Geopolitics

Brazil’s Presidential Contenders Both Back Russia, but Brazilians Don’t

Facing a litany of domestic crises, Russia policy ranks low on the priority list for Brazilians, but will impact relations with Washington no matter who wins on Oct. 2

Brazilian President Jair Bolsonaro
Brazilian President Jair Bolsonaro attends an event to present new labor laws at the Palacio do Planalto in Brasilia in November 2021. (Andressa Anholete/Getty Images)

Brazil’s presidential candidates are diametrically opposed on nearly every issue but one: Russia. Both have expressed sympathy for Moscow and advocated for neutrality over the Ukraine war, but Morning Consult surveys suggest the Brazilian people have little love for Russia.

Russia’s Invasion of Ukraine Has Damaged Its Global Reputation

Share of respondents in each country with a favorable view of Russia minus the share with an unfavorable view of Russia

Each data point reflects a 7-day moving average of a representative sample of at least 311 adults in each country, with unweighted margins of error of +/-1-6 percentage points.
What Brazilians think of Russia
  • The share of Brazilian adults with a favorable view of Russia has plunged from 38% to 13% since the day before its Feb. 24 invasion of Ukraine, while the share with an unfavorable view has surged from 28% to 59%. 
  • In terms of net favorability — the share with a favorable view of Russia minus the share with an unfavorable view — only Mexicans hold Russia in higher regard than Brazilians among the populaces of 11 countries tracked. But the gap between Brazil and the next country, Italy, has narrowed from 37 points to 14 points. 
The big picture

The campaign for Brazil’s Oct. 2 presidential election is heating up as a highly polarized electorate faces a choice between former President Luiz Inácio “Lula” da Silva, a left-wing icon, and the country’s current top elected official, archconservative President Jair Bolsonaro.

It’s shaping up to be a nasty fight, with Bolsonaro even threatening military intervention in the electoral process, attacking the country’s top electoral court and sowing doubts about the nation’s electronic ballots in the face of worsening poll numbers. 

But amid the cacophony, the candidates have struck a note of harmony on Brazil’s neutral position on Ukraine, with da Silva recently saying Ukrainian President Volydymyr Zelenskyy is “as responsible” as Russian President Vladimir Putin for the war and Bolsonaro, who visited Moscow days before the invasion, insisting on neutrality.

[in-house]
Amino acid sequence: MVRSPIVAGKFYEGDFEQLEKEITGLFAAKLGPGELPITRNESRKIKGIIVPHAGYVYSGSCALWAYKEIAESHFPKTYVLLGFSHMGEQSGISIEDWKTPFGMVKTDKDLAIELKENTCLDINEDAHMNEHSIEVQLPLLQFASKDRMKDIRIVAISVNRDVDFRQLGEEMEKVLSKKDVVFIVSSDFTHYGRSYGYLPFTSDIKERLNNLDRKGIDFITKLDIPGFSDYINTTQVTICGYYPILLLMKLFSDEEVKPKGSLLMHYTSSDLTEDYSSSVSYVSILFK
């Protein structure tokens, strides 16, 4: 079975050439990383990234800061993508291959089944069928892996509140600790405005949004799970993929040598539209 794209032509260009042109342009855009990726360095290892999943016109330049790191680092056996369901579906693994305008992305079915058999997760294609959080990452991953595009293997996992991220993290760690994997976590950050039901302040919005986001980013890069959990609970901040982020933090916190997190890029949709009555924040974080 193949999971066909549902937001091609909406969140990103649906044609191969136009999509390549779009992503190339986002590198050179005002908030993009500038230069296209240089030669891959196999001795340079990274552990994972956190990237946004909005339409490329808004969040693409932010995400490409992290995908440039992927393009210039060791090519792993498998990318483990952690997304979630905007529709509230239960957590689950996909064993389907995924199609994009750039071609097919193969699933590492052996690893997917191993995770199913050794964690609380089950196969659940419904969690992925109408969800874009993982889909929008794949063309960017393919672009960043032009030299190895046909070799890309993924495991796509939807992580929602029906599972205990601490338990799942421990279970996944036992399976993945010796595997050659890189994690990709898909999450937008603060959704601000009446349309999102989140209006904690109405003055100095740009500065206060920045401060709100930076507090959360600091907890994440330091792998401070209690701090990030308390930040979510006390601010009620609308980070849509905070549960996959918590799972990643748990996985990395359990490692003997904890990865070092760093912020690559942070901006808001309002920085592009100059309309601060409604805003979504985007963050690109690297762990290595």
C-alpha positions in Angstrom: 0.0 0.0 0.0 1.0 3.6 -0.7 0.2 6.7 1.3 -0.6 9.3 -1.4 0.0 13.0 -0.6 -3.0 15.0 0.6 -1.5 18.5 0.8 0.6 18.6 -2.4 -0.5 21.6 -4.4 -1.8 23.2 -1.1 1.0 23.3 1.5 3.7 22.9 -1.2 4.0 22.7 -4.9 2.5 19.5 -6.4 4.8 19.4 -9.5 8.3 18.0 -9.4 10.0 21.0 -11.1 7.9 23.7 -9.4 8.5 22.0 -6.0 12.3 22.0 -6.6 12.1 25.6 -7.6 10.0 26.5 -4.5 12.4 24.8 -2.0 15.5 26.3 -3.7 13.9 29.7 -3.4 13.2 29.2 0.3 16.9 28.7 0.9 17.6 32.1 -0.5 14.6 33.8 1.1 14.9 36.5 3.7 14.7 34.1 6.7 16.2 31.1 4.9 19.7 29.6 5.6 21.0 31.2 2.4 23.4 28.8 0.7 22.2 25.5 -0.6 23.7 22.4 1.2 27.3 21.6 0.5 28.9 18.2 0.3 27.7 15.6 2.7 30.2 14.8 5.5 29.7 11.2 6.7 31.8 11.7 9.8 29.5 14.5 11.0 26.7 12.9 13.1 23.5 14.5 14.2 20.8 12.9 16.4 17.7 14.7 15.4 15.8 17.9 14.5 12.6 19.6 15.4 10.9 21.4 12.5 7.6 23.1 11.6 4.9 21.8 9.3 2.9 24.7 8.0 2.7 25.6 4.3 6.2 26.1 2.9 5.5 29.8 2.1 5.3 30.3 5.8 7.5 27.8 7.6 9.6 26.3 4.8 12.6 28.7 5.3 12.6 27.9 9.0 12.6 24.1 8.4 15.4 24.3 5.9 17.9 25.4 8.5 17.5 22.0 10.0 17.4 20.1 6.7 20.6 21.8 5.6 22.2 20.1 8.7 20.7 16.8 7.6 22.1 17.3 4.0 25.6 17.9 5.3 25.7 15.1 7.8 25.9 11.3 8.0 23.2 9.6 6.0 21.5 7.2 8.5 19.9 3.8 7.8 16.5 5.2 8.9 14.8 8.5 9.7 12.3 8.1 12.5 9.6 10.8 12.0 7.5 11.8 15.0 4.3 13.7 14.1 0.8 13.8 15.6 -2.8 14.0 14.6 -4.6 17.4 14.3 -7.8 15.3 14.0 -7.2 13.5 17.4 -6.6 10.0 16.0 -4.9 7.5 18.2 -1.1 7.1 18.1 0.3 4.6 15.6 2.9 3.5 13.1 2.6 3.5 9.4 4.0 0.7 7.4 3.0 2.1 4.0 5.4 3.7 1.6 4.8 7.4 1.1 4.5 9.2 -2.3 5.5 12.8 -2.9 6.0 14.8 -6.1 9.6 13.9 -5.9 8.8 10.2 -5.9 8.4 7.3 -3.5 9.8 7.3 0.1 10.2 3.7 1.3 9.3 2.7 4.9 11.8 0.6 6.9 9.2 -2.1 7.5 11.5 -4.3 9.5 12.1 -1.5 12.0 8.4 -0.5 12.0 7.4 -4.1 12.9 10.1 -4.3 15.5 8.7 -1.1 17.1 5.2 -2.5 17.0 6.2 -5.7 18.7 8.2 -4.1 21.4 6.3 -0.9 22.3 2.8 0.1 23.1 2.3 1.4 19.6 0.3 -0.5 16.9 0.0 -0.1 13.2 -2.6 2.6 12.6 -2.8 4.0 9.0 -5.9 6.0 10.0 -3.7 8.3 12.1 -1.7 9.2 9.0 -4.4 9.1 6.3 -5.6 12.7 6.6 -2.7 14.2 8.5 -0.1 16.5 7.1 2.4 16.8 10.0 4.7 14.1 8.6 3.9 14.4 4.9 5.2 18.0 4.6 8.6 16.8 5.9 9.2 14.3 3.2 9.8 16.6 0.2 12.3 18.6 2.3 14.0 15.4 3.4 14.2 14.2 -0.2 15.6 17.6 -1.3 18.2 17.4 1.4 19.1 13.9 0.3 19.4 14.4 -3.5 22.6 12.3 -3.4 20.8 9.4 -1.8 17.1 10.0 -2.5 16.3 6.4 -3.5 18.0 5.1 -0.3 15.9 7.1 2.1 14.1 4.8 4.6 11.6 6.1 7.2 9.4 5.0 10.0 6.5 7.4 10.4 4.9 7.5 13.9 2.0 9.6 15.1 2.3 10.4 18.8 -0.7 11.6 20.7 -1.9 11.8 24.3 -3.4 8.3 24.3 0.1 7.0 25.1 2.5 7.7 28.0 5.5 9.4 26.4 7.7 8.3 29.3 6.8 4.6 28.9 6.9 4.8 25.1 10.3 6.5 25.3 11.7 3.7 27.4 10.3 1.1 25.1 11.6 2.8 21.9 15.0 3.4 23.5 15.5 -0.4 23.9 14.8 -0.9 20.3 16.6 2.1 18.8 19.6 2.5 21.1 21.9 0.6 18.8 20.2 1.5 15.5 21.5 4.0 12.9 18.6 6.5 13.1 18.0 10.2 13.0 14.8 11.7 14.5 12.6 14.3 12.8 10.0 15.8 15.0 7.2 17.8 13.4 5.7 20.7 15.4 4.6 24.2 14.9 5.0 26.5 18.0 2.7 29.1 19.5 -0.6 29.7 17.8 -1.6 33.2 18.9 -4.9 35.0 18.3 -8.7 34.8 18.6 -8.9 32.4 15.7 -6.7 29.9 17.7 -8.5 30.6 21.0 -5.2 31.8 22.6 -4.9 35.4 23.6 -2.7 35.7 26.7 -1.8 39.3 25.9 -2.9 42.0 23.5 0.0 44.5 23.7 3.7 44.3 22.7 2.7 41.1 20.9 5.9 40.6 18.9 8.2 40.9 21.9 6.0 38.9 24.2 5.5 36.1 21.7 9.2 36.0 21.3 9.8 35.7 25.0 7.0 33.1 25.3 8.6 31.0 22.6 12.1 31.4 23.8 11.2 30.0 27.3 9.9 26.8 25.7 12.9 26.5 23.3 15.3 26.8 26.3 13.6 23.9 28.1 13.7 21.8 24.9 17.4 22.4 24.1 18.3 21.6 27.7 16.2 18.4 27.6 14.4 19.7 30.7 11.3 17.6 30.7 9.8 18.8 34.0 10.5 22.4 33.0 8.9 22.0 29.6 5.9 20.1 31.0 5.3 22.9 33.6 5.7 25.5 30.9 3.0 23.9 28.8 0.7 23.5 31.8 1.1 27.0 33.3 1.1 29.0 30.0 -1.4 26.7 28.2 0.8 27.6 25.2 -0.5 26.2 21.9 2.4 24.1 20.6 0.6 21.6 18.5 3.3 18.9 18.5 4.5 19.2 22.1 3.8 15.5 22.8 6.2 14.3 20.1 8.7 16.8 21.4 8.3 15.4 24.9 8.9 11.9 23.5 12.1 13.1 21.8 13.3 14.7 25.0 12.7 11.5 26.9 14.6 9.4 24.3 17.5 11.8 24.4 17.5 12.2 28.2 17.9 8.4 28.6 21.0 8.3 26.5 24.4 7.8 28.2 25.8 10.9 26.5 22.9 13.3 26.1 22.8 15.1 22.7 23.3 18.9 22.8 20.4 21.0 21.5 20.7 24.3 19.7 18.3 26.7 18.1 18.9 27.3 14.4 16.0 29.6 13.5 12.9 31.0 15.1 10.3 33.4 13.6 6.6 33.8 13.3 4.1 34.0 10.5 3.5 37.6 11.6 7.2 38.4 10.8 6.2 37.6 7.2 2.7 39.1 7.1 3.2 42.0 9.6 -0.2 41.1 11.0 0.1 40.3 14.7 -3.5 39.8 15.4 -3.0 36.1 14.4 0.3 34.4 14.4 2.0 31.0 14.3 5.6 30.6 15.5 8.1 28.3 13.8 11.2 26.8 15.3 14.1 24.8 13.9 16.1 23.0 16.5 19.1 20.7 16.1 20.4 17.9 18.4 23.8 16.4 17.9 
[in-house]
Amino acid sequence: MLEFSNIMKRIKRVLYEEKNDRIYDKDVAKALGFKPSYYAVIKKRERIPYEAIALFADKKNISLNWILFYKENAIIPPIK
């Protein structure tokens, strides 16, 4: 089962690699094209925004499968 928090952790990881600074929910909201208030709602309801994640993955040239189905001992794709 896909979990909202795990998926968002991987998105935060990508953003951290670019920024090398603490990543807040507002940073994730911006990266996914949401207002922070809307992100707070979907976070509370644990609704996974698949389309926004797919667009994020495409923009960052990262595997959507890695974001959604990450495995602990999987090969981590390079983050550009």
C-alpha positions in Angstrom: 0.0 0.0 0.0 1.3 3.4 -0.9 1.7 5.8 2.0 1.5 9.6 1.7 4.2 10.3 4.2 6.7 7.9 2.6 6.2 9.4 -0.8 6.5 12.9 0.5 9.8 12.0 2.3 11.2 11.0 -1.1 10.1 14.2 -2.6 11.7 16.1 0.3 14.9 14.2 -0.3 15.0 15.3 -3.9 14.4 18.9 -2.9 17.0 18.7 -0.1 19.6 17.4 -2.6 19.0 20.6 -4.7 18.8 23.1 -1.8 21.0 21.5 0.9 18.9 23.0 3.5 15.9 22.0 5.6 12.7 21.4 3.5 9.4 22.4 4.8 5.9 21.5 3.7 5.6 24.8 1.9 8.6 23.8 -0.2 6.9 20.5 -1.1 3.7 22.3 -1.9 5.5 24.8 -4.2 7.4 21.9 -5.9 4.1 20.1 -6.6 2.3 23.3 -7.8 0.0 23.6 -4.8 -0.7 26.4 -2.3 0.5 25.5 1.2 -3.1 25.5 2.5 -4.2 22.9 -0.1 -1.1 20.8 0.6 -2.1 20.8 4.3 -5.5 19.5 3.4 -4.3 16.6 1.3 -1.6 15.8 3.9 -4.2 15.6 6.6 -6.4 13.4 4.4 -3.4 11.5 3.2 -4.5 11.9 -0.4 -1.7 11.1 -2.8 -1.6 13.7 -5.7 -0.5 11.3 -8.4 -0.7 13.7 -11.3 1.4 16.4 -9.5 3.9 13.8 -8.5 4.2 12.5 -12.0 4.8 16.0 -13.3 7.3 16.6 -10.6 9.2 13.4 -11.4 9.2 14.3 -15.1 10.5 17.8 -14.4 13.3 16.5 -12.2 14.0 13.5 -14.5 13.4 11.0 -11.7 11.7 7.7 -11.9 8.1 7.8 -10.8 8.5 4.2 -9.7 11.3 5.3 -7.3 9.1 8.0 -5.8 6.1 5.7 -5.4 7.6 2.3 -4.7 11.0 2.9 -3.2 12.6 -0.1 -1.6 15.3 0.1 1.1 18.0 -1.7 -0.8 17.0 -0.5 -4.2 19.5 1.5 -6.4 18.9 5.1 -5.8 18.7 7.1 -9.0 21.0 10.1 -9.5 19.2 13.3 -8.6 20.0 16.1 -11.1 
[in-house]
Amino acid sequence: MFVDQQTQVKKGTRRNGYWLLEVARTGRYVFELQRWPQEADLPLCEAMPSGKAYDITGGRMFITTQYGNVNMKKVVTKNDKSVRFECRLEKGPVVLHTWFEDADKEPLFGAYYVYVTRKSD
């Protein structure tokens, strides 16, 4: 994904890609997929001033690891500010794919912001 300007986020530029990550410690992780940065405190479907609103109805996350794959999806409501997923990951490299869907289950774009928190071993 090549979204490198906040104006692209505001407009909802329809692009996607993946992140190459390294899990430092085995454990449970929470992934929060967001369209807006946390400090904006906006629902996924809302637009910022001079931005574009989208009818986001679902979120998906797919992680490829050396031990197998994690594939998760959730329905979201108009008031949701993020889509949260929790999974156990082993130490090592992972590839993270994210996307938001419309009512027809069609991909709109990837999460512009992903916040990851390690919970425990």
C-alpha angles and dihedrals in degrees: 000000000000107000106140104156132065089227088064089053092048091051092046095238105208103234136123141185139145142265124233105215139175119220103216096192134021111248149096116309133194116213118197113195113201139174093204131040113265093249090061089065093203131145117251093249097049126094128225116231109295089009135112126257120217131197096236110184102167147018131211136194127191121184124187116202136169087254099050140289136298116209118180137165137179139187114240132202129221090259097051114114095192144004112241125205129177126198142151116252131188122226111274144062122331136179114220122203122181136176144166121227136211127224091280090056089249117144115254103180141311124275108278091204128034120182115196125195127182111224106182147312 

“It’s a tropical political horseshoe,” said Brazilian academic Deborah Barros Leal Farias, a senior lecturer in politics and international relations at the University of New South Wales in Sydney. “The hard right sees Russia as standing up to the liberal international order and progressive values while the hard left sees Russia as standing up to U.S. imperialism, with Ukraine serving as some sort of U.S. puppet or proxy.”

Morning Consult data suggests those historical impulses are being overpowered by current events.

Across Brazil’s Political Spectrum, Majorities Hold Unfavorable Views of Russia
Respondents were asked whether they have a favorable or unfavorable view of Russia
Survey conducted April 1-30, 2022, among a representative sample of 1,662 Brazilian adults, with an unweighted margin of error of +/-2 percentage points. Figures may not add up to 100% due to rounding.

Unfavorable views of Russia dominate across all political leanings in Brazil, with more than 6 in 10 adults among conservatives, moderates and liberals expressing an unfavorable view of Russia.

Brazilians are no less susceptible to the horrific images coming out of Ukraine than anyone else, and Bolsonaro did signal awareness about Russia’s potential toxicity: His administration sealed, until 2027, documents about the pre-invasion trip he made to Moscow after an opposition party filed a request under Brazil’s freedom of information law. 

That being said, Brazilian voters may have bigger policy empanadas to fry come Oct. 2. 

“The situation is so polarized right now that I can’t imagine anyone changing their vote because of Russia,” Leal said. “There are no real ‘alternative’ candidates emerging and voting is compulsory, so electors are basically stuck.”

Washington is sure to raise the issue with Brasilia regardless of who wins, as President Joe Biden’s administration seeks to isolate Moscow both economically and politically.

Surveys conducted daily in 2021 and 2022 among representative samples of at least 336 Brazilian adults over a 7-day period, with unweighted margins of error ranging from plus or minus 2 to 5 percentage points.

Morning Consult